The letter was so… emotional. So indignant. So partisan, in the sense of taking one person’s side against another. There are other terms I could use, but you know what? I just keep coming back to emotional — which I suppose will just expose me to, um, passionate condemnation for gender stereotyping, but hey, leave gender out of it (isn’t that what the brutes always say — “leave gender out of it?” the cads…). Think that I’m saying it the way Lee Marvin said it to Robert Ryan, “I owe you an apology, Colonel. I always thought that you were a cold, unimaginative, tight lipped officer. But you’re really … quite emotional. Aren’t you?” (The way I look at it, you can’t get any further away from gender politics than by quoting “The Dirty Dozen.” Am I right or am I right?)
I read something like that, and I think, what possessed her to write that? Yes, she owes her $174,000-a-year position to the governor as a matter of political fact, but why call attention to that in such a dramatic way? Did the governor know she was writing that letter? Does the governor approve of her having written that letter? She certainly didn’t need such a defense; she would have been fine without it.
For my part, I hadn’t even read the piece she was referring to (remember, I’m no longer paid to), but I can bet you I went and read it after seeing that letter. It was… unremarkable, really. Kind of unfocused. Seemed like the writer was trying to make some strong points, but trying to be kind and gentle with it, and swinging back and forth between commending the governor for being a determined “don’t let anything stand in your way” type and admonishing her for engaging in “magical thinking.”
Was the op-ed from this Hawkins fella somehow an example of White Male Oppressor insensitivity? Did he show a lack of appreciation for the governor’s inspiring story of ethnic pluck that we’ve heard so… much… about…? Was he trying to brutally impose on her “the so-called reality that others saw for her as a disadvantaged minority?” Hardly. He had, on his own initiative, shown due deference to the obligatory talking points in that regard. In fact, he went on about it as much as Ms. Kitzman did:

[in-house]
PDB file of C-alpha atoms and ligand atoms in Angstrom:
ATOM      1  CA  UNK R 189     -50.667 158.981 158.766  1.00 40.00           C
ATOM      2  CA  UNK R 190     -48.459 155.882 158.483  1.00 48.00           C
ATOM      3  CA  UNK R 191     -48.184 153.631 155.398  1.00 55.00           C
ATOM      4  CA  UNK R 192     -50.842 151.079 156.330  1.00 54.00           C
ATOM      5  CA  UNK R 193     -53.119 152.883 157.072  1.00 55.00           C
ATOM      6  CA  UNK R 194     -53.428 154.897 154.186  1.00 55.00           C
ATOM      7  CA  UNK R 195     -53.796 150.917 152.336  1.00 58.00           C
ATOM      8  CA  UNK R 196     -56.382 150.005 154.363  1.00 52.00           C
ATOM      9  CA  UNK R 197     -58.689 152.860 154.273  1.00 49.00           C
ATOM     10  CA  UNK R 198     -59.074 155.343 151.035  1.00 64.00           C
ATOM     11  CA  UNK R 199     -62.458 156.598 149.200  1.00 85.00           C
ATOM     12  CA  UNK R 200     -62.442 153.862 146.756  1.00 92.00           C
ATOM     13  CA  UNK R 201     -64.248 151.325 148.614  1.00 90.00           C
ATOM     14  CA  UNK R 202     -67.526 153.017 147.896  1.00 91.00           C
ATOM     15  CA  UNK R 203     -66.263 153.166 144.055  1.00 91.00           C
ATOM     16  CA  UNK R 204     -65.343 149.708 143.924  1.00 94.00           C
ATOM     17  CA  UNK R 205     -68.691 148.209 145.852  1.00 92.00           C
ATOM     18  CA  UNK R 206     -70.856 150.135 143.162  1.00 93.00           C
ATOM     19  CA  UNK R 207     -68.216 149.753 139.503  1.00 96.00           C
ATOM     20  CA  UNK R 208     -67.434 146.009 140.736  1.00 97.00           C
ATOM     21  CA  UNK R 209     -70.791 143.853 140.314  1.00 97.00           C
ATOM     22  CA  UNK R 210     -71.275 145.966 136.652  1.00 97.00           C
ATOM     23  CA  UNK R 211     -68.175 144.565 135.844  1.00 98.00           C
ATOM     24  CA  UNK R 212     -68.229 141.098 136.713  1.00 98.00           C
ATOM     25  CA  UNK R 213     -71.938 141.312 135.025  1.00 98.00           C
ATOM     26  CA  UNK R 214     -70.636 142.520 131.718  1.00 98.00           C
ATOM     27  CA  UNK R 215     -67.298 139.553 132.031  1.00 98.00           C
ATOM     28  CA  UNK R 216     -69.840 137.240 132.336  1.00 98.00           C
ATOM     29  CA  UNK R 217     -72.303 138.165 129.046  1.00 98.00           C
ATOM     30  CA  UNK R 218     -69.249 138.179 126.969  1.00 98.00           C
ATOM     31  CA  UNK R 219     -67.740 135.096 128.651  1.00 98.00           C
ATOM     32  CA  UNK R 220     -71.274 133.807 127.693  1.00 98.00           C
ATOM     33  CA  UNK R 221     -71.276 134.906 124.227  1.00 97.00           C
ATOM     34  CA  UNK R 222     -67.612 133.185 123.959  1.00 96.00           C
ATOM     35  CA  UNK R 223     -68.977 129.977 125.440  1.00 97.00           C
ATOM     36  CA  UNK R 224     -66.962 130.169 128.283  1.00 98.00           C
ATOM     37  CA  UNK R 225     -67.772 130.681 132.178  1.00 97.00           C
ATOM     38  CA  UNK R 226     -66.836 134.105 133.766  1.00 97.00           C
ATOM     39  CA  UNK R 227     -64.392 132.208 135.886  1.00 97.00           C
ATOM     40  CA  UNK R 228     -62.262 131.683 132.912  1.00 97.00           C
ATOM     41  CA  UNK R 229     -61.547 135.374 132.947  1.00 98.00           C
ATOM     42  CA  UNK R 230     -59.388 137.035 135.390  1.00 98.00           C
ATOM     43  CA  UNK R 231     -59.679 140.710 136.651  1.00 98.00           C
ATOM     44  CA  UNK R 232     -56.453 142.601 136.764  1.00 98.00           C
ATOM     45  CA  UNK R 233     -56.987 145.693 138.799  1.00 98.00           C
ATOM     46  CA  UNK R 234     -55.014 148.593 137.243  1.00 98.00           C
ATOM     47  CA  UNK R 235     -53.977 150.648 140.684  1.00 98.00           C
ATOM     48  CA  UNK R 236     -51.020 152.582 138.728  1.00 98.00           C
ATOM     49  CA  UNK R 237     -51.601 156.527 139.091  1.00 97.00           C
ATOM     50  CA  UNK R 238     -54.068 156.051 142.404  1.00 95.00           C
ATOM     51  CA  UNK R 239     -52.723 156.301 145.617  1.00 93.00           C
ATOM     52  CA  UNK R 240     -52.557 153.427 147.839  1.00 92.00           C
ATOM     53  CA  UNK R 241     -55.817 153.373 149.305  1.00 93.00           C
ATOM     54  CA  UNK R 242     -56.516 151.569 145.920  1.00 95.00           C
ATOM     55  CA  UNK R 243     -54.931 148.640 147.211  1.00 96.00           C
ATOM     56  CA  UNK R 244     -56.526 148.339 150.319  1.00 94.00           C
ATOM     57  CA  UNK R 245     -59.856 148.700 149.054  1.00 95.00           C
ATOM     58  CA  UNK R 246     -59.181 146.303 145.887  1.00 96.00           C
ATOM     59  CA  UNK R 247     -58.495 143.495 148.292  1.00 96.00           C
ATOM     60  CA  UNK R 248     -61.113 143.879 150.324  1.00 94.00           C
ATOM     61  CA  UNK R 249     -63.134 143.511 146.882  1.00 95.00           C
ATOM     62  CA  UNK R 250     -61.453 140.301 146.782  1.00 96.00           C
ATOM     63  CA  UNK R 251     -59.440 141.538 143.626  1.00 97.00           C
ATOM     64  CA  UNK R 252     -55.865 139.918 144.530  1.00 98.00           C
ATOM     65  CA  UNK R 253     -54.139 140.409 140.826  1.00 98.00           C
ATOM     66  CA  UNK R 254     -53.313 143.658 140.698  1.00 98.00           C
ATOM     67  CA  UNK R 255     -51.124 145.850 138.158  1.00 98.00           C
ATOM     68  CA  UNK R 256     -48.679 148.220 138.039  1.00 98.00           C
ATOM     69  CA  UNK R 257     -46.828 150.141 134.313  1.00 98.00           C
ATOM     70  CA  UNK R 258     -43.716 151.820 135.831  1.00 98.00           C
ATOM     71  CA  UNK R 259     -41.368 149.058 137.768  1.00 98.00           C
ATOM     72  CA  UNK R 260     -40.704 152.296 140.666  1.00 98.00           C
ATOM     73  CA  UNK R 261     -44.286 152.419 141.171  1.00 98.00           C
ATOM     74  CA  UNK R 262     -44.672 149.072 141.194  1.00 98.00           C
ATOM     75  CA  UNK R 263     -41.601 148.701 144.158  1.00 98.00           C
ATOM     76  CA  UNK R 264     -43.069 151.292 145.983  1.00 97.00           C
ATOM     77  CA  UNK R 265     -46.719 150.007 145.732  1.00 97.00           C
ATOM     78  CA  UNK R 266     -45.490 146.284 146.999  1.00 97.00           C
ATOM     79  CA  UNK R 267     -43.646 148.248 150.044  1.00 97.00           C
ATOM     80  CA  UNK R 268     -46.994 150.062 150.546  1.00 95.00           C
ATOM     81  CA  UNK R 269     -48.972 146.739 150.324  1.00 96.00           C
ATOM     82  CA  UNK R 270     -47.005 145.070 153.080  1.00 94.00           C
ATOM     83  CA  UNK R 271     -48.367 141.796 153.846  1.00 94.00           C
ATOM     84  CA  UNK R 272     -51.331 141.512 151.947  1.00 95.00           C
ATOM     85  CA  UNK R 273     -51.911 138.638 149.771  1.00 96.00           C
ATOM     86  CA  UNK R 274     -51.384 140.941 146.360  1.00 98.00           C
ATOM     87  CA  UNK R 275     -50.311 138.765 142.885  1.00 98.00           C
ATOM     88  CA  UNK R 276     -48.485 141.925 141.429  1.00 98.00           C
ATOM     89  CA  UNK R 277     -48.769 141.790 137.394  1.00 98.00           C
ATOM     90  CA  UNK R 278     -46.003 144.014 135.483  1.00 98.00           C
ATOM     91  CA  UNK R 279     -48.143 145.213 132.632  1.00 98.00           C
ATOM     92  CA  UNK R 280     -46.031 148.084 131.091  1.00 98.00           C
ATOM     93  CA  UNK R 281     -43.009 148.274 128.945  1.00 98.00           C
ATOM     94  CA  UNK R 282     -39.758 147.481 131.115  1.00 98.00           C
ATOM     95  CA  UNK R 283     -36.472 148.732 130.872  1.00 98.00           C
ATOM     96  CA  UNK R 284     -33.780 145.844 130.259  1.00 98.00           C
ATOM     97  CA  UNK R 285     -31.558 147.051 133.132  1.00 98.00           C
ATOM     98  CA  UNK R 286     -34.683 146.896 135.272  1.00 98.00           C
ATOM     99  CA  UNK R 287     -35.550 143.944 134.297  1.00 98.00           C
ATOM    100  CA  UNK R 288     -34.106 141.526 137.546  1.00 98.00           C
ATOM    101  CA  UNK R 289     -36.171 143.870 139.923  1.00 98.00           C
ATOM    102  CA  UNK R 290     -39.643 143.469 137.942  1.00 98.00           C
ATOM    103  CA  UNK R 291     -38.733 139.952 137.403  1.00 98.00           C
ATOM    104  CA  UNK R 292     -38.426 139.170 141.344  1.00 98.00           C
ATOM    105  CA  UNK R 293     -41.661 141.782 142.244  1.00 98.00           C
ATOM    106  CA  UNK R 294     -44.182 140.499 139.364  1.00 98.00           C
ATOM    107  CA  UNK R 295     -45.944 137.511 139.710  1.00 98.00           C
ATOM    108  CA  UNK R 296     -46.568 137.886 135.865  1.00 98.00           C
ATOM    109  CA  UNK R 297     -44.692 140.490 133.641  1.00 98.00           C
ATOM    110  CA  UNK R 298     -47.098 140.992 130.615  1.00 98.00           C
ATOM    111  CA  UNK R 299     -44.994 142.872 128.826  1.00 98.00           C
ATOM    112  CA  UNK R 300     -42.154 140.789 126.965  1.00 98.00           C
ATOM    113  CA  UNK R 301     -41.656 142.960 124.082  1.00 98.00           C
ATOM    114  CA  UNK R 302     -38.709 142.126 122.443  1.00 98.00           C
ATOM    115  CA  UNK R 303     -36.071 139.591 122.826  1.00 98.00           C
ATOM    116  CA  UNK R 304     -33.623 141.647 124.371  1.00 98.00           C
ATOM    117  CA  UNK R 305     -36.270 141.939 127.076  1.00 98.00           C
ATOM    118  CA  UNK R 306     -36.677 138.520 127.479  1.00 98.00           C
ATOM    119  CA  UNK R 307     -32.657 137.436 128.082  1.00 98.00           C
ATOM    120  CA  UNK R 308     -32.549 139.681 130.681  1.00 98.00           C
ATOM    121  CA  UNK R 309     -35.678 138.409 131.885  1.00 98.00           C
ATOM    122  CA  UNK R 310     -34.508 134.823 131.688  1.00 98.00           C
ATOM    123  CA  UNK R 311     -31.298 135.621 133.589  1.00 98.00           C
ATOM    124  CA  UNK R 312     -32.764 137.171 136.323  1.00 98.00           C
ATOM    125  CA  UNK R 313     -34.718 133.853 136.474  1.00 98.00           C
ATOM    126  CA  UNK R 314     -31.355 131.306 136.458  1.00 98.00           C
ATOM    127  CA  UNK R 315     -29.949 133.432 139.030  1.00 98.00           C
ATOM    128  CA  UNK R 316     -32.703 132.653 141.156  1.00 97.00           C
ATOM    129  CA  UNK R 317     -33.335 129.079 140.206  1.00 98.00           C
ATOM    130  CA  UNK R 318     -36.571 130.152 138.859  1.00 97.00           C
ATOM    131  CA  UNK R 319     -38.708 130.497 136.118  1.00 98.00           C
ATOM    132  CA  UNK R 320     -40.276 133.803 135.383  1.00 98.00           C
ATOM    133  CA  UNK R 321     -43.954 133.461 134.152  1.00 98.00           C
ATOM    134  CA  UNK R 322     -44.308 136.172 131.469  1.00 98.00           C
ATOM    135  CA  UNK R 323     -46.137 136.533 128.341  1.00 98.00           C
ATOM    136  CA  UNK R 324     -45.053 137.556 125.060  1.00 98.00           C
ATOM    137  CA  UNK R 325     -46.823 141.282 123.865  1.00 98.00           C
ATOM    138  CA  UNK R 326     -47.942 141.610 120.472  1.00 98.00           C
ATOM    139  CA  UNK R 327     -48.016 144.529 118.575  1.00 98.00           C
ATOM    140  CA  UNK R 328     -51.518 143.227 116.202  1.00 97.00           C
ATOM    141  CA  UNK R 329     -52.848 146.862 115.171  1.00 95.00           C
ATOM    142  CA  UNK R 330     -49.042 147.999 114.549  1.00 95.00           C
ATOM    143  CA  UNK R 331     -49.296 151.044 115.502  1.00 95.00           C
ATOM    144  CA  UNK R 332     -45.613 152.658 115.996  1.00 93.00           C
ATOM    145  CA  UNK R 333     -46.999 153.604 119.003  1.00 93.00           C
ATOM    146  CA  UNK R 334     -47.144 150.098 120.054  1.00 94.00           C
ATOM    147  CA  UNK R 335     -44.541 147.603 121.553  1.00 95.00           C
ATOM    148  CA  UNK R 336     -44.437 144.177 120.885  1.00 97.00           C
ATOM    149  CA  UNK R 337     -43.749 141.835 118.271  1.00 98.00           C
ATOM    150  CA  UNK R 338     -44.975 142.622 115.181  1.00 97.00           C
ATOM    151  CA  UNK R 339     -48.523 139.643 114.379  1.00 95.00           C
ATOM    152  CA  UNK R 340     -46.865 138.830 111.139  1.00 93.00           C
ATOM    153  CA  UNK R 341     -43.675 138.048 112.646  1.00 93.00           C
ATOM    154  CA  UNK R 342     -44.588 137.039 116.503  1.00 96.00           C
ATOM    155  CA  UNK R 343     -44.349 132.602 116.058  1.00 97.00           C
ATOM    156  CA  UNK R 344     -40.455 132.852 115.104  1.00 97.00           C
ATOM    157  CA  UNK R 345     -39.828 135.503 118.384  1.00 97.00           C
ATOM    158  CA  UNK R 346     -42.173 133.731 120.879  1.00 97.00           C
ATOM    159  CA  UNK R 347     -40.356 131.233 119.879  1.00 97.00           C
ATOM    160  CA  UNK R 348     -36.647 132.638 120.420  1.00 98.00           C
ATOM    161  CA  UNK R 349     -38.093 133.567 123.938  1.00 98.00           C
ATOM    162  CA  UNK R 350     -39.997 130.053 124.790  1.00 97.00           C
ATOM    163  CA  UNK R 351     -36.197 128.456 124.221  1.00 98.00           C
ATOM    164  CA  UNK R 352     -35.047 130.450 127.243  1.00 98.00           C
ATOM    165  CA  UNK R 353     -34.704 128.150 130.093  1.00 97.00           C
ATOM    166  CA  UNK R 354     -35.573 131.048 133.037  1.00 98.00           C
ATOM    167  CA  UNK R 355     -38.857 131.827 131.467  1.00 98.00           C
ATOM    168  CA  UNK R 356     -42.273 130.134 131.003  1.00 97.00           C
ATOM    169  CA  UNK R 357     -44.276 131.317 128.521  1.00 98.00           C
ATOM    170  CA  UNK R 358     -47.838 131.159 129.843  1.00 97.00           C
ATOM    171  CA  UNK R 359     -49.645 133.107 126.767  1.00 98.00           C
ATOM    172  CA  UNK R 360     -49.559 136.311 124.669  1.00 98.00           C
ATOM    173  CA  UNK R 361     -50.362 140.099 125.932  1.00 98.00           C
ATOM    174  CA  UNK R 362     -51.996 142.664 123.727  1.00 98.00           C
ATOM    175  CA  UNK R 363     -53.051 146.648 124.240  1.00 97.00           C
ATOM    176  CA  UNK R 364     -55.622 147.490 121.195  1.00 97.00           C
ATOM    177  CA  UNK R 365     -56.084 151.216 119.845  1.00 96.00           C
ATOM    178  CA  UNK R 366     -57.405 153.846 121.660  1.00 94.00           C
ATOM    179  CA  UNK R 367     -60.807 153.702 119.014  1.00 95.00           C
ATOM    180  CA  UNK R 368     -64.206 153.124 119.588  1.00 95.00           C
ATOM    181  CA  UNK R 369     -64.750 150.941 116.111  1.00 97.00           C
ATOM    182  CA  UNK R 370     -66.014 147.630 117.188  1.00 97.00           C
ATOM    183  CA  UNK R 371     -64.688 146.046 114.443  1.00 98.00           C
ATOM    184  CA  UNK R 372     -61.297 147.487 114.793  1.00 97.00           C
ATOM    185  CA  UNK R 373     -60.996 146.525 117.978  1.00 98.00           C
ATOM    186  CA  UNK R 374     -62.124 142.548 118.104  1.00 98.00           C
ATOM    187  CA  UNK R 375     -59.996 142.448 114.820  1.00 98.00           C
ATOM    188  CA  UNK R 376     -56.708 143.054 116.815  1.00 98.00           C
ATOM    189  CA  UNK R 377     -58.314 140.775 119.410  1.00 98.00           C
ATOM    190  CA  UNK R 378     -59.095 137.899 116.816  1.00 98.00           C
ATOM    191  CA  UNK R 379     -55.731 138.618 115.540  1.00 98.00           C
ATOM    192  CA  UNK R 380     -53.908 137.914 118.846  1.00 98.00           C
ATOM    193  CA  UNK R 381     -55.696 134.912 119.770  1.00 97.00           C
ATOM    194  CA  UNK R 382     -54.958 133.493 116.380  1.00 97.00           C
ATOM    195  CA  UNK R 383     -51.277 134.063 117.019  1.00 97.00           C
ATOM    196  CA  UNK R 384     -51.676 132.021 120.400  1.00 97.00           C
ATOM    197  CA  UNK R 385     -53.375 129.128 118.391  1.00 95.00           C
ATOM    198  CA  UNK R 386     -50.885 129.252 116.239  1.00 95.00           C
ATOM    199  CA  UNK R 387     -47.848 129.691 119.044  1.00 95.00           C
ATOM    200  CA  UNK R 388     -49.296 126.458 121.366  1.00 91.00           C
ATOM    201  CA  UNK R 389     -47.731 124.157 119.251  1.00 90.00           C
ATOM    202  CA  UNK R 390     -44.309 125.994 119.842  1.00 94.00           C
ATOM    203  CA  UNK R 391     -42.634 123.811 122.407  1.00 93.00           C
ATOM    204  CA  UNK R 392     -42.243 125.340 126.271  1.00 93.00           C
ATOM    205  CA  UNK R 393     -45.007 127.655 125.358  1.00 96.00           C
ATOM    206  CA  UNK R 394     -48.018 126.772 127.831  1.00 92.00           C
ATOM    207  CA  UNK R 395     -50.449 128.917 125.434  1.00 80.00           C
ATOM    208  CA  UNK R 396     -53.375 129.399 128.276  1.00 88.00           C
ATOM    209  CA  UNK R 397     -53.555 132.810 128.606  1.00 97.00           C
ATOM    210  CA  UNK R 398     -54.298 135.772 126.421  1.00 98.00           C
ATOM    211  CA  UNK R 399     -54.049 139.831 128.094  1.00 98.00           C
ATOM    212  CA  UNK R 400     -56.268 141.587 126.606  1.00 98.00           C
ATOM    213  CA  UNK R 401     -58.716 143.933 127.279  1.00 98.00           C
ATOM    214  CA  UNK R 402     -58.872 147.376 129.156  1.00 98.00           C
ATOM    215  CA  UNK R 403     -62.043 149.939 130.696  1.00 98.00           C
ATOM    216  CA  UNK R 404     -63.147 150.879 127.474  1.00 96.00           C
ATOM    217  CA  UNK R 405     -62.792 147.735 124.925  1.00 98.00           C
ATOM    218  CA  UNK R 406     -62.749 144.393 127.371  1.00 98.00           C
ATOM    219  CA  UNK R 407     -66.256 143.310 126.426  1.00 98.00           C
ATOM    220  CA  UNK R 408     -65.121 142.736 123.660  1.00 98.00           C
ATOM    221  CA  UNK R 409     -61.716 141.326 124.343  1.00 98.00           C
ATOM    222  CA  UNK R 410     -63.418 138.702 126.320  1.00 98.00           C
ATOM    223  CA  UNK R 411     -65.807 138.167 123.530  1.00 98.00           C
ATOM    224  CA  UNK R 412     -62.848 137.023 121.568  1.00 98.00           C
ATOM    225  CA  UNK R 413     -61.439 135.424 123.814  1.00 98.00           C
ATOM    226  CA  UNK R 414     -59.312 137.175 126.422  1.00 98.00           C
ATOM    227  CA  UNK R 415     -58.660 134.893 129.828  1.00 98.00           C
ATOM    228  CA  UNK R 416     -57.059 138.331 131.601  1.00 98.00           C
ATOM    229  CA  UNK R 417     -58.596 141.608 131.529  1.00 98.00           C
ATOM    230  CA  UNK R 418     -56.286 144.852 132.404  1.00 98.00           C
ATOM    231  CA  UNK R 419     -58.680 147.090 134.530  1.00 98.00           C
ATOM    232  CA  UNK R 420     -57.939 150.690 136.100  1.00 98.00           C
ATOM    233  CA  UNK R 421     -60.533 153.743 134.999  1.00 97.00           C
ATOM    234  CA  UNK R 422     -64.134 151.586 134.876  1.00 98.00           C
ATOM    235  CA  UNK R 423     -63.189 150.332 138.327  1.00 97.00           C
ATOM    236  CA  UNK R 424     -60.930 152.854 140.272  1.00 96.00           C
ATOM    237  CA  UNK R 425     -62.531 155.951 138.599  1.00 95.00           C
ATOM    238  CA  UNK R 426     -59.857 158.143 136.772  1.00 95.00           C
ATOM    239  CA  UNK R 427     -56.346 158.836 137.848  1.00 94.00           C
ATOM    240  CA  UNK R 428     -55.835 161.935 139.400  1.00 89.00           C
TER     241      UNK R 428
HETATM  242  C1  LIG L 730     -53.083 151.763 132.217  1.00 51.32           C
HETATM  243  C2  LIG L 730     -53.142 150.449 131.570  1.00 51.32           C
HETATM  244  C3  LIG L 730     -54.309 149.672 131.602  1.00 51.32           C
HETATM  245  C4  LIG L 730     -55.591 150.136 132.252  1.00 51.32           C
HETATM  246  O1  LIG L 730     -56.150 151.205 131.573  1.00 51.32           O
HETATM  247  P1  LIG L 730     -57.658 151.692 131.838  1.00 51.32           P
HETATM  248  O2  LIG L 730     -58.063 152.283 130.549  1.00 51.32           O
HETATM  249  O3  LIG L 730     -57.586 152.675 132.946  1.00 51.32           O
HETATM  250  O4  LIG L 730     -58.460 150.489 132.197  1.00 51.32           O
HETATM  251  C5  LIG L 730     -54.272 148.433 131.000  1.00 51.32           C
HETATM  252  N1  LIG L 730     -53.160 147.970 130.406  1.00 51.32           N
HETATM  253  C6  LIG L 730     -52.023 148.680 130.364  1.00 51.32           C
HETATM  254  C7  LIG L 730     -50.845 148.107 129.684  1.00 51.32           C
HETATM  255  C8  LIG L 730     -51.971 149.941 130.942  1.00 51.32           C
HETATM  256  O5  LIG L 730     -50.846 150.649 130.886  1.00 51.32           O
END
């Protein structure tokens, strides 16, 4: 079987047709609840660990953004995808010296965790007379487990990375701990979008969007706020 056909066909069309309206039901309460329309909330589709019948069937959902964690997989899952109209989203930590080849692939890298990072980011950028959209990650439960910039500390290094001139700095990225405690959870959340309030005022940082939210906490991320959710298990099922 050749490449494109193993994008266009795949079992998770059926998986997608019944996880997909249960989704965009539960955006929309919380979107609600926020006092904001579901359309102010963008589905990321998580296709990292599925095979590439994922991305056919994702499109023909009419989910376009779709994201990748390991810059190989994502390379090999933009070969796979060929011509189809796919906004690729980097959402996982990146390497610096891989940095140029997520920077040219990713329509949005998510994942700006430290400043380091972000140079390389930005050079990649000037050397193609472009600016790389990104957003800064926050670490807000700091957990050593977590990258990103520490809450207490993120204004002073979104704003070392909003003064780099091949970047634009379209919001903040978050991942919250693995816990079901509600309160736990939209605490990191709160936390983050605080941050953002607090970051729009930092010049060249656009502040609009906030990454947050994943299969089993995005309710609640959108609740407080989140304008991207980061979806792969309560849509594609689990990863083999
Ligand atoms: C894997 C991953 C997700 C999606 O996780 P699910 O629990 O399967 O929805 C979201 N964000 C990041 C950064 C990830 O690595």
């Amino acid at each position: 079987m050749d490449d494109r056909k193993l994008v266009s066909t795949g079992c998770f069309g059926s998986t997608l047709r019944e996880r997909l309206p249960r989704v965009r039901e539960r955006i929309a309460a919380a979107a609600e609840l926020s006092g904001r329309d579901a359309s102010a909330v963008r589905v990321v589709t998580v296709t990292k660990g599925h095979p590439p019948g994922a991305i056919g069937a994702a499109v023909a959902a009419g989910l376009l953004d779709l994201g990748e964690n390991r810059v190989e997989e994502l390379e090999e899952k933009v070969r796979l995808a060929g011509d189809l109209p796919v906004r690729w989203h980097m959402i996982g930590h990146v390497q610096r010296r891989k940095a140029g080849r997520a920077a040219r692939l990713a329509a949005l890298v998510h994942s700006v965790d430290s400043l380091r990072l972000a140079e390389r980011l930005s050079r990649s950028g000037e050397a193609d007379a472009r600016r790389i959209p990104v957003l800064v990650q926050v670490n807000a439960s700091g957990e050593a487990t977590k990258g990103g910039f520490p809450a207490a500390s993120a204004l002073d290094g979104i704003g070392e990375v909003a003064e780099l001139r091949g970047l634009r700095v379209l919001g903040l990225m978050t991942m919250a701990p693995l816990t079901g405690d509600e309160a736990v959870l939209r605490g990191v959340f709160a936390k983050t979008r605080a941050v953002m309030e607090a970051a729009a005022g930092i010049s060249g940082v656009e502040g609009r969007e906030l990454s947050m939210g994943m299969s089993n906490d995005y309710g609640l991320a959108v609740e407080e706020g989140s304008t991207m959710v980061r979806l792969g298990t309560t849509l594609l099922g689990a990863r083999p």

Haley’s success to this point in her life has been built around navigating diversity, not letting it get in her way or positioning herself as just a diversity hire. She was born into Sikhism, an Indian religion that adopts elements from both Hinduism and Islam, and later converted to the Methodist faith.
Haley earned a degree in accounting — a profession dominated by men — and began her career at a waste-management and recycling company. Throughout her formative years, she never interacted with large numbers of people who looked like her. Her political career is also based on being an outsider. She recently told an audience that Sanford told her the state wasn’t ready for a female governor.
OK, wait a minute; here’s the trouble. Seems Mr. Hawkins was, rather than being too indifferent, a bit too CONCERNED about matters of Identity Politics, for he had just said:
What Haley has done that is troubling is appoint nine white men, three white women and one African-American woman to her Cabinet. None of her 16 executive staff members is African-American.
Hey, you know what I think about all that I.D. stuff — if you wanted a “diverse” Cabinet and staff in the superficial demographic sense, you should have elected the White Guy. (And if you ARE someone who cares deeply about such things, you probably DID vote for the White Guy, and Nikki Haley knows that, so quit your bellyaching. Whoops, I’m being insensitive again…) But this guy apparently DID care about it, and said so. And for this, he’s condemned as… what was it again… “yet another middle-aged white man explaining how the real world works….” Yeah, that was it — no wait, I forgot the part about “to an ethnic woman.” Mustn’t leave that off.
Anyway, it just wasn’t the kind of letter I’m used to reading from B&C Board chiefs. This is going to be interesting going forward, folks.